Currently, the Florida Medicaid policy is to exclude one car of any value or use. After the first vehicle of any value, any vehicle more than 7 years old is not counted. This will result in eliminating the value of most vehicles over 7 years old. However, the older vehicles may be included if the vehicle is 1. A Luxury car ( jaguar, Mercedes Benz, Cadillac, Lincoln, Corvette); 2. If the vehicle is 25 years or older (potential value as classic or antique); or 3. Customized or specially modified vehicles (except modifications for use by handicap person).
It is important to note that any of the criteria mentioned above that could cause an older car to be counted may lead to further discovery- not immediate disqualification. We usually include the value of the car with any modifications in our Medicaid plans so the caseworker doesn’t need to look any further to develop an understanding of the value of the particular vehicle.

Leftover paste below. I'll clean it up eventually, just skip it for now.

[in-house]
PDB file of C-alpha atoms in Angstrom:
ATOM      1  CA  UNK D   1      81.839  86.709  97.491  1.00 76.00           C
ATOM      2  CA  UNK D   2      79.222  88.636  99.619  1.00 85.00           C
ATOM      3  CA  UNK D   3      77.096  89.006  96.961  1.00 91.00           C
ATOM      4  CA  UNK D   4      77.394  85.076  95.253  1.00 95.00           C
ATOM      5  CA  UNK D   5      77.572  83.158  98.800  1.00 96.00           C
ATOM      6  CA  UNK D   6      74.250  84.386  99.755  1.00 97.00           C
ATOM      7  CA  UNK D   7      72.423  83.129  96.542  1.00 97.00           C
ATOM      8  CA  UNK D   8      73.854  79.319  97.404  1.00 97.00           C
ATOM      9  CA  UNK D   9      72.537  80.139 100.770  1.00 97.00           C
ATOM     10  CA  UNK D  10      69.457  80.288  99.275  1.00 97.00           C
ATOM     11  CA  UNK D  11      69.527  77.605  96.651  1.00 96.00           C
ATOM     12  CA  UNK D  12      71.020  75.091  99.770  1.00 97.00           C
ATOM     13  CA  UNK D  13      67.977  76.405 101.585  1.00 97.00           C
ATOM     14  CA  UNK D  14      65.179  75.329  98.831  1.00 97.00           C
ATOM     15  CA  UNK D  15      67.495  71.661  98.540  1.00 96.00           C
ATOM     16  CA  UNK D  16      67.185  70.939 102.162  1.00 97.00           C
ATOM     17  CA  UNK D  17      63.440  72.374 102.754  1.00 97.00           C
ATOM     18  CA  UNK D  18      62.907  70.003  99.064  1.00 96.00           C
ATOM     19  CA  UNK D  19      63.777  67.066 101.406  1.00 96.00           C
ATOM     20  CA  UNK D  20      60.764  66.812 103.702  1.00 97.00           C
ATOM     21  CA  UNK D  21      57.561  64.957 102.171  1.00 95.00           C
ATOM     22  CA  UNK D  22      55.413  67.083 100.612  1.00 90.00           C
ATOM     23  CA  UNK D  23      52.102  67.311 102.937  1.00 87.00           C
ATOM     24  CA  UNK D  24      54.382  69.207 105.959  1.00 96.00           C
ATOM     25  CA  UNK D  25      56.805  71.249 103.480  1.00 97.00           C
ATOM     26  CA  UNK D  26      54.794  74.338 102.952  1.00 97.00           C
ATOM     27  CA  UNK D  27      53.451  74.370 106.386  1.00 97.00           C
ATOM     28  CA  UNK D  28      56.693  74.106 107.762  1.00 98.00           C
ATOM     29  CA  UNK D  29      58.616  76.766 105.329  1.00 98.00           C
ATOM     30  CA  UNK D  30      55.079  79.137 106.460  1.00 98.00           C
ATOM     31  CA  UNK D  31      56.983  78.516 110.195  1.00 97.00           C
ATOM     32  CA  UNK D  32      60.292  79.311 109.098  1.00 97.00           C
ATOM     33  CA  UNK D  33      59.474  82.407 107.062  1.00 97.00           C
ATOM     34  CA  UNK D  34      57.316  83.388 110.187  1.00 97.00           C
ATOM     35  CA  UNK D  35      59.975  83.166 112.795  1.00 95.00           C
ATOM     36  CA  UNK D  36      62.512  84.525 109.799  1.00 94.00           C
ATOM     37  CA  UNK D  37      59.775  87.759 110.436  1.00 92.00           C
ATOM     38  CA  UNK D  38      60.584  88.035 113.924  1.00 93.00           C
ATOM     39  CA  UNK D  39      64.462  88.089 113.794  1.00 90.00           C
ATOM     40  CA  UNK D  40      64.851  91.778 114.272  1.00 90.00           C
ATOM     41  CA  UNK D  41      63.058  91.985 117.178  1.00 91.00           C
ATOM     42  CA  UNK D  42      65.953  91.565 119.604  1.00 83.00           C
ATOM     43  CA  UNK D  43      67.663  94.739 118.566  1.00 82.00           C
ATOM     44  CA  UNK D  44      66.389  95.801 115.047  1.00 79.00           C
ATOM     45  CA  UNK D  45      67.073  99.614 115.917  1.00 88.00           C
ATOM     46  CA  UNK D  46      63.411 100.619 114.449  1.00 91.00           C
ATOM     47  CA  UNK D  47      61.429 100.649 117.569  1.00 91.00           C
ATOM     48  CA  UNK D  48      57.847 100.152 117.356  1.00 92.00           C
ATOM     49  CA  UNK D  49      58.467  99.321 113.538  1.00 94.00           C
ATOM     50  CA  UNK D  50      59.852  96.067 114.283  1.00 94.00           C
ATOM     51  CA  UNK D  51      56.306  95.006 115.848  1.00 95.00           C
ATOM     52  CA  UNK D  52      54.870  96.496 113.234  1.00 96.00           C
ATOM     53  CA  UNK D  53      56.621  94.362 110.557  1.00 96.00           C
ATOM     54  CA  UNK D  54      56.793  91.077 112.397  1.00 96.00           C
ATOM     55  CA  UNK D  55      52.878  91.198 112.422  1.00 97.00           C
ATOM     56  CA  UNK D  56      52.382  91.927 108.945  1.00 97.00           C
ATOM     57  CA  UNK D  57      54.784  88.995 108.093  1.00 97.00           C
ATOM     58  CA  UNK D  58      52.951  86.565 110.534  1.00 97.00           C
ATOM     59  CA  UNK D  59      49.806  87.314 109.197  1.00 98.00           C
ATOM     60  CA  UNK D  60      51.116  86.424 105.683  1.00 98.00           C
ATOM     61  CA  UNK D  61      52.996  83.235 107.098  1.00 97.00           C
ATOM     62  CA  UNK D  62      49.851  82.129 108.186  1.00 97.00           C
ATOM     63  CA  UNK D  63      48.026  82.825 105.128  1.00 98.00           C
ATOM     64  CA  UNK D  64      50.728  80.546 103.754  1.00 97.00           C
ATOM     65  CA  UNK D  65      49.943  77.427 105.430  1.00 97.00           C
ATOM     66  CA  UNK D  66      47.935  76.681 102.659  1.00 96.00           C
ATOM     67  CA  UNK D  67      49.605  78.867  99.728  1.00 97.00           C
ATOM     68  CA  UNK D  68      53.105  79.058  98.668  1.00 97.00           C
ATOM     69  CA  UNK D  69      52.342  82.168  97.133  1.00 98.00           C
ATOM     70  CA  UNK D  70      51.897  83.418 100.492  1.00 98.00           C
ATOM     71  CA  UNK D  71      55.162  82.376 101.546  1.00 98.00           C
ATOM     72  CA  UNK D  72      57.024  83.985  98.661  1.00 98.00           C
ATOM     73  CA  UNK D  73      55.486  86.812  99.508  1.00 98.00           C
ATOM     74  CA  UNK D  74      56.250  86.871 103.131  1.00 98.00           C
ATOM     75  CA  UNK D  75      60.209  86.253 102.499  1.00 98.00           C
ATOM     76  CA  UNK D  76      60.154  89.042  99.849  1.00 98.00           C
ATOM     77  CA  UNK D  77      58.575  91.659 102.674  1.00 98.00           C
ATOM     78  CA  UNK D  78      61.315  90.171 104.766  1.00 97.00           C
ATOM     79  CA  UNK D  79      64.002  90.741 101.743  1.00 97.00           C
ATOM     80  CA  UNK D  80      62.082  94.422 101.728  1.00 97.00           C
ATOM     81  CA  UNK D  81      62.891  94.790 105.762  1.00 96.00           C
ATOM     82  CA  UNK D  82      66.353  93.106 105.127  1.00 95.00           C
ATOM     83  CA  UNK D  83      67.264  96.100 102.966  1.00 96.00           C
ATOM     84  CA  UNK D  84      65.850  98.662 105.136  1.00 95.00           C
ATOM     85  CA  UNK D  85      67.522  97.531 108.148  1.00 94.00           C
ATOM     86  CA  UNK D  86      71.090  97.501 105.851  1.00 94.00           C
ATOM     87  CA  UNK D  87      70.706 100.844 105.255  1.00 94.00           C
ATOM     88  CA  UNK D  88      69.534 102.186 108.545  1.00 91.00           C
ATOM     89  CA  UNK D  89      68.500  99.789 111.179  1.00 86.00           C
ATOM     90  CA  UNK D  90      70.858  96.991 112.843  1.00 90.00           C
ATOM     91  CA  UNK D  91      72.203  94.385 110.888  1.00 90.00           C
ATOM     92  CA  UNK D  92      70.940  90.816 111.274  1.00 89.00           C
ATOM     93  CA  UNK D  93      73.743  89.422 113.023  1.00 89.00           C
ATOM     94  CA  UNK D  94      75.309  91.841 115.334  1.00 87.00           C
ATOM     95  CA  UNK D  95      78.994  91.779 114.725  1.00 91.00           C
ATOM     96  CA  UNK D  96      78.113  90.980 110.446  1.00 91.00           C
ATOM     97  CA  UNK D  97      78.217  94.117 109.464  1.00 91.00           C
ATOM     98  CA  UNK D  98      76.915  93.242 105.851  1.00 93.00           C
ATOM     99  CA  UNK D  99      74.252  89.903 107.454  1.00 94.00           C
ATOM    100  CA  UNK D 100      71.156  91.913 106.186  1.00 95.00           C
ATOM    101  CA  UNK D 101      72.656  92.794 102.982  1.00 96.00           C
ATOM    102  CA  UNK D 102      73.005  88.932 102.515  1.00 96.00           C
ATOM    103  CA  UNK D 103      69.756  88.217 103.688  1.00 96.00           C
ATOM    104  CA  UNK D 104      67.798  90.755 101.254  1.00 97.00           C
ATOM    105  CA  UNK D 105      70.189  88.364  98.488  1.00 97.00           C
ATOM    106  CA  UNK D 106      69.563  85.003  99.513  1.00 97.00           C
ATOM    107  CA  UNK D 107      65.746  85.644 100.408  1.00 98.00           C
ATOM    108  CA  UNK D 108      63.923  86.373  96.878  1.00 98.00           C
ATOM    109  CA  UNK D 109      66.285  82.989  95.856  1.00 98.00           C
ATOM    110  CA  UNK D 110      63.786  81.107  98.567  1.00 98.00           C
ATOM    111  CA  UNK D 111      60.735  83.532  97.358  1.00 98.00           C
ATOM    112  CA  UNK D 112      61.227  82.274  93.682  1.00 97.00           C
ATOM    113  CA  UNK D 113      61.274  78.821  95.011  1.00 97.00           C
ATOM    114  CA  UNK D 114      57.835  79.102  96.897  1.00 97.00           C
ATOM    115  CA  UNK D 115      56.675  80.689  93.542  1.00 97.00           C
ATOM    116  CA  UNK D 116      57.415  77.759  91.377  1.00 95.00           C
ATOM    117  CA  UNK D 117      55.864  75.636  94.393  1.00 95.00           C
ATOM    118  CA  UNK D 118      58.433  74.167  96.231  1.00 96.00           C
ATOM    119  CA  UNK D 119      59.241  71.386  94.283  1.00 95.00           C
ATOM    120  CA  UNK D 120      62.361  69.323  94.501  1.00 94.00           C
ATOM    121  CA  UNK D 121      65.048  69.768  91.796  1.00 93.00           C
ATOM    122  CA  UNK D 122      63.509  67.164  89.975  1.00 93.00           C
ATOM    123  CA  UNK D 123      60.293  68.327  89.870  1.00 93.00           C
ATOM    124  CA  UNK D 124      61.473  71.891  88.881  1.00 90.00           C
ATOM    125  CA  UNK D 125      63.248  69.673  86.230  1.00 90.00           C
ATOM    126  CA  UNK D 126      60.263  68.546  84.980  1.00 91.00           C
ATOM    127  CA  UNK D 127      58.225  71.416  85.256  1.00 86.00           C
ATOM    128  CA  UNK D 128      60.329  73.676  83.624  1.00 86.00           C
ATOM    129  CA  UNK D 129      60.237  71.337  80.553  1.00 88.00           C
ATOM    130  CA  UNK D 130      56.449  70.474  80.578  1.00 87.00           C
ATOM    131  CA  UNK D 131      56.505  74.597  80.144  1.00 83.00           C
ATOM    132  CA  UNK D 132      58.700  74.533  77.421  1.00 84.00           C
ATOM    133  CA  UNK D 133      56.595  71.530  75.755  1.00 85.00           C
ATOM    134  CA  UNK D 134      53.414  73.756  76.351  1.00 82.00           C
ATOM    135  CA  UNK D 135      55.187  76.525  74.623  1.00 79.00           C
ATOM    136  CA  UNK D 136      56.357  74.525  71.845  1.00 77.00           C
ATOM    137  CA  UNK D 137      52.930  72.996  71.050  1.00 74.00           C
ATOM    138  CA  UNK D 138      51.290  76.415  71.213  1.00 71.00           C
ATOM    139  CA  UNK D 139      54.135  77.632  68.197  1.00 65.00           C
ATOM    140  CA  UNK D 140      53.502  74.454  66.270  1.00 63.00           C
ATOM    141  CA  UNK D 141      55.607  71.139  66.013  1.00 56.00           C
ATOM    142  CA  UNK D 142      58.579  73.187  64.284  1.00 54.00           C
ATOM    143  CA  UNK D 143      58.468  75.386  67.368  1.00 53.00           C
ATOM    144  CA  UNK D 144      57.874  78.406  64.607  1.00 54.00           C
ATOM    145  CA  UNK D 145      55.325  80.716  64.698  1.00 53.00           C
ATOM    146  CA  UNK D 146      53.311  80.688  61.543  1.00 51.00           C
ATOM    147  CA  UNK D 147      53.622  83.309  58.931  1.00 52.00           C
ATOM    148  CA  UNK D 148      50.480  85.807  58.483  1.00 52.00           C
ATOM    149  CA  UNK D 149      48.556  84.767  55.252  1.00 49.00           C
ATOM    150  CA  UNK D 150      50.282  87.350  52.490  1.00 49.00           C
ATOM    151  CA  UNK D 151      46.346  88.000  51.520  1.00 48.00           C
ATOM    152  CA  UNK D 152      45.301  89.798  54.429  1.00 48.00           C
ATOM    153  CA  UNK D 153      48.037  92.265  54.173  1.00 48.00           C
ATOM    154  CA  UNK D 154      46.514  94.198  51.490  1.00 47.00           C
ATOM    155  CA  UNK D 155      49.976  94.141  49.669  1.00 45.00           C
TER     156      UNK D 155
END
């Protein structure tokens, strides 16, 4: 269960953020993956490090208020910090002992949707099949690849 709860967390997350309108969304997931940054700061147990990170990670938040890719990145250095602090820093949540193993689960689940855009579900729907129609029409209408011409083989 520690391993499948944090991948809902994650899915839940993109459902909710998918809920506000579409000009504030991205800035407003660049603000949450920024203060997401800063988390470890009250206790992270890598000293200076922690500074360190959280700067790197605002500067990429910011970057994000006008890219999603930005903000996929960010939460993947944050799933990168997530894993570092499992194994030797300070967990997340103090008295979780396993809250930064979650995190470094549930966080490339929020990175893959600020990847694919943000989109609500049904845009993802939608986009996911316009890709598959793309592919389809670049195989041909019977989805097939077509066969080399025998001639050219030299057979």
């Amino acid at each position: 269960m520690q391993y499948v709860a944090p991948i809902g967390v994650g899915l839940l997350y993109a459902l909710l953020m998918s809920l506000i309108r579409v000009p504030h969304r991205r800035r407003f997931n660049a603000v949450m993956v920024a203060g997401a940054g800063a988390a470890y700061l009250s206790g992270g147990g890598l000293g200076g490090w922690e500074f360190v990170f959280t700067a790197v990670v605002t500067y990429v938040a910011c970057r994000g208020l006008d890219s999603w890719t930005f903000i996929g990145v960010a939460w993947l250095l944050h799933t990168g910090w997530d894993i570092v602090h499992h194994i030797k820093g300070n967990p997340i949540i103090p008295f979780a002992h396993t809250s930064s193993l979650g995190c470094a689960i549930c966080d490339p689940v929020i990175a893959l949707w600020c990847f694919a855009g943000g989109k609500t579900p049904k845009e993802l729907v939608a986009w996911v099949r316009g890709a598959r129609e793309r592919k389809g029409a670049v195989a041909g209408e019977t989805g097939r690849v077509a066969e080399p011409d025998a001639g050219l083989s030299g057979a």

If an Applicant owns more than one car, the Medicaid caseworker will apply this policy in the most favorable way to the Applicant.
Individual Retirement Accounts.
Individual retirement accounts have a sort of on/off switch for Medicaid purposes. When the switch is on, the full value of the IRA is included as an available asset. The Applicant could withdraw the funds, deduct any taxes, and pay for care. If the Applicant is eligible to receive required minimum distributions (RMD), then the “off” switch is available. If the Applicant is receiving the RMD in a regular systematic way (like monthly payments) the IRA is not counted as an asset. However, the payments received will be included in the Applicant’s income. This means the Applicant may have to pay the RMD payments to the nursing home.
Sometimes it makes sense to remove the IRA funds from the equation by using them (after paying taxes and any penalties) to purchase non-countable assets, pay for personal services, or some other available planning strategy to avoid disqualification.
A short note on bank accounts.
It is possible to exclude a bank account of no more than $2500 by designating the funds to burial. This is done using a form provided by DCF. Once this is done, no money can come or go from the account until the death of the Applicant.